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Why the Warriors can win the 2014-15 title

The Warriors are far from favorites, but look closer and you'll see the championship ingredients. AP Photo/Charlie Neibergall

In picking the Warriors to win it all, I have stupidly opened myself up to the obvious criticisms. I’m enough of a pessimist to believe sudden optimism will be received as favoritism. When you’re the only person on the prediction board to opt for Golden State, a franchise that just so happens to play in your city, you’re the homer, case closed. You’re the idiot who thinks your mom really does make the best potato salad, your town really does have the best bar, your dog really is the best dog, and that Don Nelson really was a great coach.

The assumption is that proximity skews perspective favorably, that to like something local is to exaggerate its place in the universe. That’s at least the assumption I jump to when I see Scott Brooks claiming Russell Westbrook as the best point guard, based solely on Brooks watching his player up close.

There are advantages to watching something up close, though. You’re more inclined to notice things that aren’t on the “PTI” scroll just yet. The beginning of a trend is like an alarm: You’re more likely to hear it the closer you are to it. In Stephen Curry’s first NBA playoffs, announcers would refer to him as a “kid” in part because he hadn’t been exposed to the general sporting public since Davidson. In the national consciousness, he had simply disappeared for three years, like a sitcom character written off a show. His rise to stardom was appreciated locally long before it broke nationally.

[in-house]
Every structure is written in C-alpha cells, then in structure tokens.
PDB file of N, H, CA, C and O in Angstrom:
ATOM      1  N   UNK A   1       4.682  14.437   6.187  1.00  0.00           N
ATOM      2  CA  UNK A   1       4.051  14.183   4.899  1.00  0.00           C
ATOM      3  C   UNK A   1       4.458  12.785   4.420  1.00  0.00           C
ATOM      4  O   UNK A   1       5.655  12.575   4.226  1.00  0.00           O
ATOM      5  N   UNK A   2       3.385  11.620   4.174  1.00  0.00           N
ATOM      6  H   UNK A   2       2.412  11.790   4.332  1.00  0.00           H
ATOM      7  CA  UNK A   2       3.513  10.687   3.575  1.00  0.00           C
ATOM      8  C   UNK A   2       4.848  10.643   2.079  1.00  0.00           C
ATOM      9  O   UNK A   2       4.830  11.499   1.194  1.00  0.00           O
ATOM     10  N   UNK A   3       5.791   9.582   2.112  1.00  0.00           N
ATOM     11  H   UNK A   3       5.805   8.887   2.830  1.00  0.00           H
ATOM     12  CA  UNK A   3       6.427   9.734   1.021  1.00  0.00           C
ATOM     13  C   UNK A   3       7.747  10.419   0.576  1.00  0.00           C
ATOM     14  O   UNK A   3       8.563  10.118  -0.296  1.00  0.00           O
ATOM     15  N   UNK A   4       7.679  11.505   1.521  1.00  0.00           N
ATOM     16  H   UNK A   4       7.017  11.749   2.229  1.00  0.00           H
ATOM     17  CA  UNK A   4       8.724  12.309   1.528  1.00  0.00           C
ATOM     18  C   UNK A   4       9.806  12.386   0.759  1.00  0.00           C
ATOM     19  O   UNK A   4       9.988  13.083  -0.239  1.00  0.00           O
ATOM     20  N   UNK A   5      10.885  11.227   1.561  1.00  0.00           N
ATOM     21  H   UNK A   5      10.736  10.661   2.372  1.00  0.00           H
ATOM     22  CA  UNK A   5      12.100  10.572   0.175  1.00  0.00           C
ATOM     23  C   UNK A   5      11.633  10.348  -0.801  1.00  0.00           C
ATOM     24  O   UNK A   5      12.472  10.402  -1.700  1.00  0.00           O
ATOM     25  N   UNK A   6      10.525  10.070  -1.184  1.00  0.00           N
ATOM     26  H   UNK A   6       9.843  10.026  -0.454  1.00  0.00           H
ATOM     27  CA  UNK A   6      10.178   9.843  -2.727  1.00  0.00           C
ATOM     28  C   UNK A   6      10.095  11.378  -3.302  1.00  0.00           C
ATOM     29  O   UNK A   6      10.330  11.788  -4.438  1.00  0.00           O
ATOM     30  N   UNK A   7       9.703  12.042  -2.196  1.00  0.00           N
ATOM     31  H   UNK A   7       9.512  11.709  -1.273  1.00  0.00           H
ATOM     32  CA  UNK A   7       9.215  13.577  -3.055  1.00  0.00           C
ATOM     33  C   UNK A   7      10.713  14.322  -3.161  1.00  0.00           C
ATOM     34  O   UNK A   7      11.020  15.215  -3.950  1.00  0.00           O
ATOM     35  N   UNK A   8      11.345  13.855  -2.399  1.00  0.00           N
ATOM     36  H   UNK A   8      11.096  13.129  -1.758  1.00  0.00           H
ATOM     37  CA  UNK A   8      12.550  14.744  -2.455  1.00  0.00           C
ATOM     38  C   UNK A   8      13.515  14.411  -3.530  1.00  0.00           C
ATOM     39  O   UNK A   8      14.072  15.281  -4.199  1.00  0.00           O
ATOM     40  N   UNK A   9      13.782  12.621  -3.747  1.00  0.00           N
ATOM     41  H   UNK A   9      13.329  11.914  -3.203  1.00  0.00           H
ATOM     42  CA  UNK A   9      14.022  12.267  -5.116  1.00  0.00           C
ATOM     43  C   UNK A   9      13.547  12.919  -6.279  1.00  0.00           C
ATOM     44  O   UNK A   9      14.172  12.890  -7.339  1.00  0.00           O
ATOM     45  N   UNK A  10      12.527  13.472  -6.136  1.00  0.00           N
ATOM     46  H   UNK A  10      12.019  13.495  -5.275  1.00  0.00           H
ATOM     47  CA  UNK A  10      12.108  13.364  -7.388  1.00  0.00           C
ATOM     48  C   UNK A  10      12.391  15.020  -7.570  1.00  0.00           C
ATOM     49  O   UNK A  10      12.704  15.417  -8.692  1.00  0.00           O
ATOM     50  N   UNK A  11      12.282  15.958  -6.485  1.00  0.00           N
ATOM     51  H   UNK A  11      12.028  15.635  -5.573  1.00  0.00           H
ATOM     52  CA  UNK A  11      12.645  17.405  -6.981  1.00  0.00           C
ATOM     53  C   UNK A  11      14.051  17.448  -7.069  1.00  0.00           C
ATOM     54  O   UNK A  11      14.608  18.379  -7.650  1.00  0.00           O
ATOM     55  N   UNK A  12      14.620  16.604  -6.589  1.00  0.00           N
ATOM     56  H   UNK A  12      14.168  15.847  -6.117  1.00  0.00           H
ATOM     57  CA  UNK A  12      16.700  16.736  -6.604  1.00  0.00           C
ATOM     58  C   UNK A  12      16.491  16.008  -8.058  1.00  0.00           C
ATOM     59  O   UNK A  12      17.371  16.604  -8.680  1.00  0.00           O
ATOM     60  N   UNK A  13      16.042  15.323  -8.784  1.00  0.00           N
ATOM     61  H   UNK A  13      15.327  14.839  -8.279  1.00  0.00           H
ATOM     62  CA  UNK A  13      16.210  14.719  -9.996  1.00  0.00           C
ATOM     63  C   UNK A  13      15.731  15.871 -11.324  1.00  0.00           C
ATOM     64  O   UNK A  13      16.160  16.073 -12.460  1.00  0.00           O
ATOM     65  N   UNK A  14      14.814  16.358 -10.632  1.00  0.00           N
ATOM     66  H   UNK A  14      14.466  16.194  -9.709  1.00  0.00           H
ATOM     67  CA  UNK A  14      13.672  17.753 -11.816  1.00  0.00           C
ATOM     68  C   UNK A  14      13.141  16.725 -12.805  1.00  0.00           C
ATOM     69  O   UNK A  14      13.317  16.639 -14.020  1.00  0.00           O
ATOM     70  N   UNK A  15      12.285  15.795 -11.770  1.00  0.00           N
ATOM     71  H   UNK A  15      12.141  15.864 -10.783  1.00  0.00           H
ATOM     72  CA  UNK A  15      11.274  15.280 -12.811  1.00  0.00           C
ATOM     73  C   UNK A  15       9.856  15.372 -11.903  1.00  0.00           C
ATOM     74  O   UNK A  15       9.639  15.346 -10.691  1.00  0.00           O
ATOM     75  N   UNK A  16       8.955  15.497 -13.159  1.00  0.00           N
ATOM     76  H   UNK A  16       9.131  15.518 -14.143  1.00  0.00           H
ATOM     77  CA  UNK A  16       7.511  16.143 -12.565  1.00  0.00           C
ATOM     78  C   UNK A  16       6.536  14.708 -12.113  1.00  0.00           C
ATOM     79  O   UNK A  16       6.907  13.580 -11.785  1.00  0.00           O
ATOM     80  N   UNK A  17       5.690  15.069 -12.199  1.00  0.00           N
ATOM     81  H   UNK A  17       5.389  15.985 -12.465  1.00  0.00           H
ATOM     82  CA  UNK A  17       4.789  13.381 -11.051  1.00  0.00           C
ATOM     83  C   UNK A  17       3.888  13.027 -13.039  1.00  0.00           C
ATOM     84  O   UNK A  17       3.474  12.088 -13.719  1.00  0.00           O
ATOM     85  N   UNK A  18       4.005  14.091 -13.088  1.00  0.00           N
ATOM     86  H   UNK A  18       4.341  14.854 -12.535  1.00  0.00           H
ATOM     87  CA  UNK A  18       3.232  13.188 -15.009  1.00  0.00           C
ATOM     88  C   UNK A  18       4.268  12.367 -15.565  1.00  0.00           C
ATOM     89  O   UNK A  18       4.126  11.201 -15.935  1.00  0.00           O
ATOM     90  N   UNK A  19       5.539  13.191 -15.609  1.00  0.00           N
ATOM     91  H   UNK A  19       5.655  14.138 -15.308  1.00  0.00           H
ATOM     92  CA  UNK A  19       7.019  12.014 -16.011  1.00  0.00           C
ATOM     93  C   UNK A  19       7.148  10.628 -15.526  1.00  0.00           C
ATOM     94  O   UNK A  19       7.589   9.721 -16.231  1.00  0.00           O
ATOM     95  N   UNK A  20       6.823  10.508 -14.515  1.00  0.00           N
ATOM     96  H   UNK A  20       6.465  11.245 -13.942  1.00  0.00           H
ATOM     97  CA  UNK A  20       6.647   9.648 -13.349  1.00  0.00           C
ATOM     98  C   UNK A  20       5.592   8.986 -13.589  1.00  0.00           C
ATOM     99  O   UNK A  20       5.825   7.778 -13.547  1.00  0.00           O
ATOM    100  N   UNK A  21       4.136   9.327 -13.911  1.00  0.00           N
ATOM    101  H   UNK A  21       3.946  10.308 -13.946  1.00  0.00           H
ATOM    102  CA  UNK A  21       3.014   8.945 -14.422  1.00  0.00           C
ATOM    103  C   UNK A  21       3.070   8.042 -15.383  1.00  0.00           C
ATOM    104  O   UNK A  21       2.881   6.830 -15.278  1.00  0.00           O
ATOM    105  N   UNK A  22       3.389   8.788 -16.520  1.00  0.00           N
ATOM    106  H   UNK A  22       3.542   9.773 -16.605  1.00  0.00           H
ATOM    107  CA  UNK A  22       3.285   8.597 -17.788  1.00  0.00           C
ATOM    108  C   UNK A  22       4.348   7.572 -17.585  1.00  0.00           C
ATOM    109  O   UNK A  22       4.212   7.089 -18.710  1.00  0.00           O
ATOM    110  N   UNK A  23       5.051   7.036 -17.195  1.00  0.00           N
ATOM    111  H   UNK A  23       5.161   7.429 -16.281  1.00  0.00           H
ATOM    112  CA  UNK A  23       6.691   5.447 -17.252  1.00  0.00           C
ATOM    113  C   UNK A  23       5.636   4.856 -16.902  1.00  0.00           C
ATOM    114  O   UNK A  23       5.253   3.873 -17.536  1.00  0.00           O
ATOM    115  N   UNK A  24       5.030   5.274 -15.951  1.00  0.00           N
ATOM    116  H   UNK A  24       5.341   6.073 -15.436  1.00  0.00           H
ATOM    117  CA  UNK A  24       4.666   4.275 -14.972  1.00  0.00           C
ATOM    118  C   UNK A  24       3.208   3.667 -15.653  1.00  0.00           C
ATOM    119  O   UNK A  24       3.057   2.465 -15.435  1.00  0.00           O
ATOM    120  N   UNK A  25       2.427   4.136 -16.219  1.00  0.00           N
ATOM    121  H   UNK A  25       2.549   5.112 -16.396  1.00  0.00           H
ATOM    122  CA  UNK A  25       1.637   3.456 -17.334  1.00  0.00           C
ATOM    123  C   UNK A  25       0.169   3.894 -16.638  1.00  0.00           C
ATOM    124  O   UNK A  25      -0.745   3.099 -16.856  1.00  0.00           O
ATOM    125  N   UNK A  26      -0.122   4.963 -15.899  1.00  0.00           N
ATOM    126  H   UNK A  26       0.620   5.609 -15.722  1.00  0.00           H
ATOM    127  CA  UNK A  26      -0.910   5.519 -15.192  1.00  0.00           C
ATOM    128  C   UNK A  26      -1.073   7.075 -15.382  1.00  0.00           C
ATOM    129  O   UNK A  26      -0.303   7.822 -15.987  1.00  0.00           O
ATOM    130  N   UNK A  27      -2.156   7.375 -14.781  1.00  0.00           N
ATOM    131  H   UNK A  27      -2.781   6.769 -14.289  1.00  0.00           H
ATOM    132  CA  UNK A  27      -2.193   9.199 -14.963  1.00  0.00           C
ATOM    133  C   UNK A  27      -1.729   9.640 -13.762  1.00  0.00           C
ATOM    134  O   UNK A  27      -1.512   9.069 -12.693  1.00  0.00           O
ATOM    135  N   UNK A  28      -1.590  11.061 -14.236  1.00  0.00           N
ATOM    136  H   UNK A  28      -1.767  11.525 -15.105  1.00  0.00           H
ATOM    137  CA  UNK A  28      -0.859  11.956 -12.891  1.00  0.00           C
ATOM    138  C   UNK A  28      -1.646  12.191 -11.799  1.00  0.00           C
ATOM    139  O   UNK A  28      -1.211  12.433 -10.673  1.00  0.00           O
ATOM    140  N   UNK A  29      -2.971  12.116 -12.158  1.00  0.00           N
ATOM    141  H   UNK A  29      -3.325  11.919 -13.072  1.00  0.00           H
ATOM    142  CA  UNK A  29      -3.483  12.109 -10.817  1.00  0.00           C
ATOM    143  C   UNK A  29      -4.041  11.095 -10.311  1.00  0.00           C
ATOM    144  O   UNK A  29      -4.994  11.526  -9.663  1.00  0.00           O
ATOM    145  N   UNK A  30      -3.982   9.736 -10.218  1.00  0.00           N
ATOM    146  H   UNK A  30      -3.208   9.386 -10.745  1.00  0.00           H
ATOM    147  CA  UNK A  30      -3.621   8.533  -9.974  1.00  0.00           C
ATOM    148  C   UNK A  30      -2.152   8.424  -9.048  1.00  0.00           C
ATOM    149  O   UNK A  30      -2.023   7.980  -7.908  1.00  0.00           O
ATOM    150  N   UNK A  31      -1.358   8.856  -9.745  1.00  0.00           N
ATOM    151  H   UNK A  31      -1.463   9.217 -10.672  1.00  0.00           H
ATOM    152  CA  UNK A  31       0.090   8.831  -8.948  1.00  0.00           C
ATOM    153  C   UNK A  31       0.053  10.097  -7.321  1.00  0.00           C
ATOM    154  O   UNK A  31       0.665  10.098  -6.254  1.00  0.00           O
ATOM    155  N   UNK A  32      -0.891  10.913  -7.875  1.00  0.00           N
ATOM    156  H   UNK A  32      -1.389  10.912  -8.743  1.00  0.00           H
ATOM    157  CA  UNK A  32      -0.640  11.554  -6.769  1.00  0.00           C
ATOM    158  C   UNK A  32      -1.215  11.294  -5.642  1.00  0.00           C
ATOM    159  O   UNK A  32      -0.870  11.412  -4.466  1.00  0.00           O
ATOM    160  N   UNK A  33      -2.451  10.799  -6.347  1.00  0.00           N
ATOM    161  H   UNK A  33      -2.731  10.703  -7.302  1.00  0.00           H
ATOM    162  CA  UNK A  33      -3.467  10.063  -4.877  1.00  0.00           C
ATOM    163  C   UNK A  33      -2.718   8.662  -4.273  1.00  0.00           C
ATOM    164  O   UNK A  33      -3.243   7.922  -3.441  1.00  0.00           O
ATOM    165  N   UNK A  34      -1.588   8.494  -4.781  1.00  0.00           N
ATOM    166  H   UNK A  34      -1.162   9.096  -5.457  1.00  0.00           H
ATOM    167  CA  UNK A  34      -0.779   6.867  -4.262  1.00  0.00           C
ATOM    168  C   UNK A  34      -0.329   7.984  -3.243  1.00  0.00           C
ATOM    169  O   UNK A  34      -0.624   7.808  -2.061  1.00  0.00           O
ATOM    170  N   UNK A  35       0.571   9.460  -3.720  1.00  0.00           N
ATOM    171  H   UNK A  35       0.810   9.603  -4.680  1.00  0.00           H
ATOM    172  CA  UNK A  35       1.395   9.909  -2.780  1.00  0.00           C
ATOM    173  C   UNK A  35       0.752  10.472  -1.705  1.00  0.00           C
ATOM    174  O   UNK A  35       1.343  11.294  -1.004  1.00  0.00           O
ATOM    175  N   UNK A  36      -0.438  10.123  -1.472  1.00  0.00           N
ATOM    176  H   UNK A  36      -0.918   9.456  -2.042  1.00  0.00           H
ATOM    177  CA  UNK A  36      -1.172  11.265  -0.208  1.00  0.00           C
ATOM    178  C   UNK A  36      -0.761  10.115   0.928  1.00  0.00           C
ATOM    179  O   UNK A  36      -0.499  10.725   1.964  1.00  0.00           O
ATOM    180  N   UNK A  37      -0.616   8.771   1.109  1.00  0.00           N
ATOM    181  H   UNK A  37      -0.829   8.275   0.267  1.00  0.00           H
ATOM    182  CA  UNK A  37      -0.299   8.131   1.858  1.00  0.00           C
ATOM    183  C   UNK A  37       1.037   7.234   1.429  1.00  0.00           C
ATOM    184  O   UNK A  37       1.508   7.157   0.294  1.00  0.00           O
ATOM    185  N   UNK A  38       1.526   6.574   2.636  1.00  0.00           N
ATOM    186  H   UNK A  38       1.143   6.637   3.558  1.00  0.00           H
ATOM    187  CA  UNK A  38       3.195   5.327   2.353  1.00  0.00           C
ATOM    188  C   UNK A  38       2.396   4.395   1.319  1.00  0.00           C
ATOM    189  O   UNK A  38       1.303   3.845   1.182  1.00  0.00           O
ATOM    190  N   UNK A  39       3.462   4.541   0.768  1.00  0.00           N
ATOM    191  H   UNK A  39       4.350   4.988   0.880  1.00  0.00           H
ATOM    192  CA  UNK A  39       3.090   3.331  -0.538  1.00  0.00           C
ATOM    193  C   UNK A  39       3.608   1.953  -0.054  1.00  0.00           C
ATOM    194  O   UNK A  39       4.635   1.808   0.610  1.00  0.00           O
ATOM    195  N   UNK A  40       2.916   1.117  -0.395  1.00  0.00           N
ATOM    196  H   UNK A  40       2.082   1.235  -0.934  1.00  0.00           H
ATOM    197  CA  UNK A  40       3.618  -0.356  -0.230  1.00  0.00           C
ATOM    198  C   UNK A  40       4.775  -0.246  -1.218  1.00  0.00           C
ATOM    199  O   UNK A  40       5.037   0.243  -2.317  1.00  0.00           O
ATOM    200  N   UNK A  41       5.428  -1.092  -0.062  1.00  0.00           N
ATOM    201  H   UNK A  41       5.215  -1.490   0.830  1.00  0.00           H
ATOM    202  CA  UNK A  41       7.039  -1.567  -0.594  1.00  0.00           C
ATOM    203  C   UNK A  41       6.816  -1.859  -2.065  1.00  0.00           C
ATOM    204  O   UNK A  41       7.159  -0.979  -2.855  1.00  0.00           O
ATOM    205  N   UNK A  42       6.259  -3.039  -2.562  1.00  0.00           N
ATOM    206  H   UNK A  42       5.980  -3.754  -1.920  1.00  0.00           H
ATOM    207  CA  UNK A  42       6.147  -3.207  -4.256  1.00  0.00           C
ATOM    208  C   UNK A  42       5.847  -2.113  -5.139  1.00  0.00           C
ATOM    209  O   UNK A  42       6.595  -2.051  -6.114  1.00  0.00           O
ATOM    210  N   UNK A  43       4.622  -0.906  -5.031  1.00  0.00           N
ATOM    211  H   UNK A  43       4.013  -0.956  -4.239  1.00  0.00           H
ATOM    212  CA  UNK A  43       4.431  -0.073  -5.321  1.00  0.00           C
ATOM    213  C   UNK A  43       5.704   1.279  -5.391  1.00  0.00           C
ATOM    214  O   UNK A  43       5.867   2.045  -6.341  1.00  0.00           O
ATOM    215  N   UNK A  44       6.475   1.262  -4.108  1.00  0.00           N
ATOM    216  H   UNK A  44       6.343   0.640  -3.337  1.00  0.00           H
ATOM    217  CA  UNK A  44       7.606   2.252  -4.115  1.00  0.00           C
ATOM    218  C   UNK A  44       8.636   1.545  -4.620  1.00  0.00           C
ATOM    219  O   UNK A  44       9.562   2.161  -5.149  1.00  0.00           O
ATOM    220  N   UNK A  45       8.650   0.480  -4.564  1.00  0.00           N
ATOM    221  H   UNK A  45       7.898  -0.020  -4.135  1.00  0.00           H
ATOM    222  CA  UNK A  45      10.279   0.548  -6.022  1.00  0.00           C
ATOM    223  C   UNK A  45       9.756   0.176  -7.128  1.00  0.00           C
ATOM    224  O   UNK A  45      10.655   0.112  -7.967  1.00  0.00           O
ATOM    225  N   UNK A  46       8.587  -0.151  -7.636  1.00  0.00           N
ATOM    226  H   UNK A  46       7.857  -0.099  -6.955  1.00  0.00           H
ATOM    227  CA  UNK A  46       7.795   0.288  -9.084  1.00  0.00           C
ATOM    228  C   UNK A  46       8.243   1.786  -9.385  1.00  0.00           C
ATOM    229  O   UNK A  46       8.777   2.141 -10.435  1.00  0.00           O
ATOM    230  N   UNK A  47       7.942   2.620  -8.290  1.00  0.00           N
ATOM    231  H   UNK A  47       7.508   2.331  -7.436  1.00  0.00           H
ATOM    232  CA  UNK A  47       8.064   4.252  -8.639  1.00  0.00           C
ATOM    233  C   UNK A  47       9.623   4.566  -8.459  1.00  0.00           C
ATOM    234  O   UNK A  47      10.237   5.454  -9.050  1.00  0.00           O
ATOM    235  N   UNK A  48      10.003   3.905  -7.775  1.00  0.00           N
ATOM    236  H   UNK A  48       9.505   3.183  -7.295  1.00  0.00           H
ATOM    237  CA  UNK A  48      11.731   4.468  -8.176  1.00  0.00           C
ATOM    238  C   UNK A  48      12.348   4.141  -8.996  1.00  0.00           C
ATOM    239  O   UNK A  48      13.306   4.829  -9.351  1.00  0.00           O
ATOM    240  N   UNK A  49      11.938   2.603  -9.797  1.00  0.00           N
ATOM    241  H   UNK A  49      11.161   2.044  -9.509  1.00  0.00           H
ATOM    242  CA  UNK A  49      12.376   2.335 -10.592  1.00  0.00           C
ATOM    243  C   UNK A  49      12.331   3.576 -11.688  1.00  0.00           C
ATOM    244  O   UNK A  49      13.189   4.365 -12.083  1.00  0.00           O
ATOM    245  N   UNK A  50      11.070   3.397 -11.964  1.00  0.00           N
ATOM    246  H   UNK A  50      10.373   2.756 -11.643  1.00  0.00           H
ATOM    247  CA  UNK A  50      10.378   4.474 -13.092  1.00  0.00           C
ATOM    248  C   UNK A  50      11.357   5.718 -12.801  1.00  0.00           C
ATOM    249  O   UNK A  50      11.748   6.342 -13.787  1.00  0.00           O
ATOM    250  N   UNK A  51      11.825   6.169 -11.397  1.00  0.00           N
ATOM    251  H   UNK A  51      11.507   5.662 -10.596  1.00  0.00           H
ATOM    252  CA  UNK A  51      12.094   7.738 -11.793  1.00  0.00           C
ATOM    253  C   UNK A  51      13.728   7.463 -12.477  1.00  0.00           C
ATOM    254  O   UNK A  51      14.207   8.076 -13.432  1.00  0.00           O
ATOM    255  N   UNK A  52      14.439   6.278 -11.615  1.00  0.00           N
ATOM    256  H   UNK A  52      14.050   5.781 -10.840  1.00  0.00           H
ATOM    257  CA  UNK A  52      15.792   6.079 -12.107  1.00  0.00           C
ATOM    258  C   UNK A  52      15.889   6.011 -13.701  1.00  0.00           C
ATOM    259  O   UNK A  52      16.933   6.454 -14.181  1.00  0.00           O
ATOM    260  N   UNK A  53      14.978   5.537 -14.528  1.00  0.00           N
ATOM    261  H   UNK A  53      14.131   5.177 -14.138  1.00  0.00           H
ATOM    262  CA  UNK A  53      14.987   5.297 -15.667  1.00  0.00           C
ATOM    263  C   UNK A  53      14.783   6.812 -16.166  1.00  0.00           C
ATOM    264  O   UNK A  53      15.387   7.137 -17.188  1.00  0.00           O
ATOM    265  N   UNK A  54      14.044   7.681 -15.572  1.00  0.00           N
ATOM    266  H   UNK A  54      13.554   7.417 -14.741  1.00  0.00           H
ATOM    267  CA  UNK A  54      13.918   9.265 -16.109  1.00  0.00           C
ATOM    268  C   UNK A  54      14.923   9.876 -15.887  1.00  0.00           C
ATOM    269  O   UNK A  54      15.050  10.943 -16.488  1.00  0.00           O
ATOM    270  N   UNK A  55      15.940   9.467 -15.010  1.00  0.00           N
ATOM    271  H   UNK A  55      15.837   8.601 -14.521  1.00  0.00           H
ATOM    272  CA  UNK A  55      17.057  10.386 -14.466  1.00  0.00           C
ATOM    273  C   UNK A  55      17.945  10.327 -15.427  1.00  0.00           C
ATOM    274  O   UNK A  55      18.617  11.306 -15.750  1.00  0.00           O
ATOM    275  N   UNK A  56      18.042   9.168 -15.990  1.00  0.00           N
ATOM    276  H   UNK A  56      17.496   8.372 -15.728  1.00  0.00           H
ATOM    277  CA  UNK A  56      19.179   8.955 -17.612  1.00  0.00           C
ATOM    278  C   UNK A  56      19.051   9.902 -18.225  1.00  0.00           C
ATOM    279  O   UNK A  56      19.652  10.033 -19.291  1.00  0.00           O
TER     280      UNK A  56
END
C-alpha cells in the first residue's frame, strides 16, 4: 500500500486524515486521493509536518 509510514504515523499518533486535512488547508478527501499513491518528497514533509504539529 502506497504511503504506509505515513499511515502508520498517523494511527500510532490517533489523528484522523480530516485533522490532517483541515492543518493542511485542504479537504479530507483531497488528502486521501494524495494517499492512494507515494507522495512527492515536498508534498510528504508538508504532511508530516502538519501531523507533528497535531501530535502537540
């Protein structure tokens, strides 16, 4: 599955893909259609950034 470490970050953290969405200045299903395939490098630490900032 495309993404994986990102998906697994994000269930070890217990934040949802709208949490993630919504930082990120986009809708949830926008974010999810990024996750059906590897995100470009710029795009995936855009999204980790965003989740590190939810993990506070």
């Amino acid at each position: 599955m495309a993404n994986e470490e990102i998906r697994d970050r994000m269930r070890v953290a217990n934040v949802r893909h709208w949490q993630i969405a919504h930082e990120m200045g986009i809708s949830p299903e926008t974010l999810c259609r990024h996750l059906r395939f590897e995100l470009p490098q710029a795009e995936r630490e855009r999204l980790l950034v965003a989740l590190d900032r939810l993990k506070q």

This lag between trend and national acclaim brings me to Golden State’s defense, which should be an absolute monster this season. Yes, there’s some general appreciation for a defense that ranked first in the Western Conference last season. But did you know that the defense got even better? This offseason, the wing stinginess of Klay Thompson, Andre Iguodala and Draymond Green was supplemented with Shaun Livingston, Brandon Rush and Justin Holiday. The average wingspan of the last five perimeter players mentioned exceeds center Chris Kaman’s 6-foot-11¾ measure. You’ll recognize the passing windows by where slivers of light poke through the thickets of arms.

Backup center Festus Ezeli will also join the mix after knee surgery sidelined him for a season. Ezeli, at 265 pounds and with a 7-5¾ wingspan, cuts a similar physical profile to DeAndre Jordan and Andre Drummond, albeit without their important ability to catch a basketball in traffic. Offense remains a learning process, but the third-year big man protects the rim viciously. His presence should make for less of a defensive drop-off when Andrew Bogut sits and (likely) misses games.

Injuries are the obvious caveat when it comes to the Warriors, as a few Golden State players are prone to them. It’s an undeniable flaw, but one finally mitigated by the team’s depth. It’s the kind of depth that doesn’t exactly grab headlines, because how often does bench defense grab headlines? You won’t find many fans gushing over, say, Holiday’s ability to stunt and recover while shielding off passing lanes. The sixth-man microwave scorer is much loved, but the bench stopper gets short shrift. Defense matters, though, and the Warriors boast a lot of lineup versatility because they have players who can guard. The team featuring the two top wing defenders, according to real plus-minus, and a Defensive Player of the Year candidate in Bogut has somehow added yet more stopping.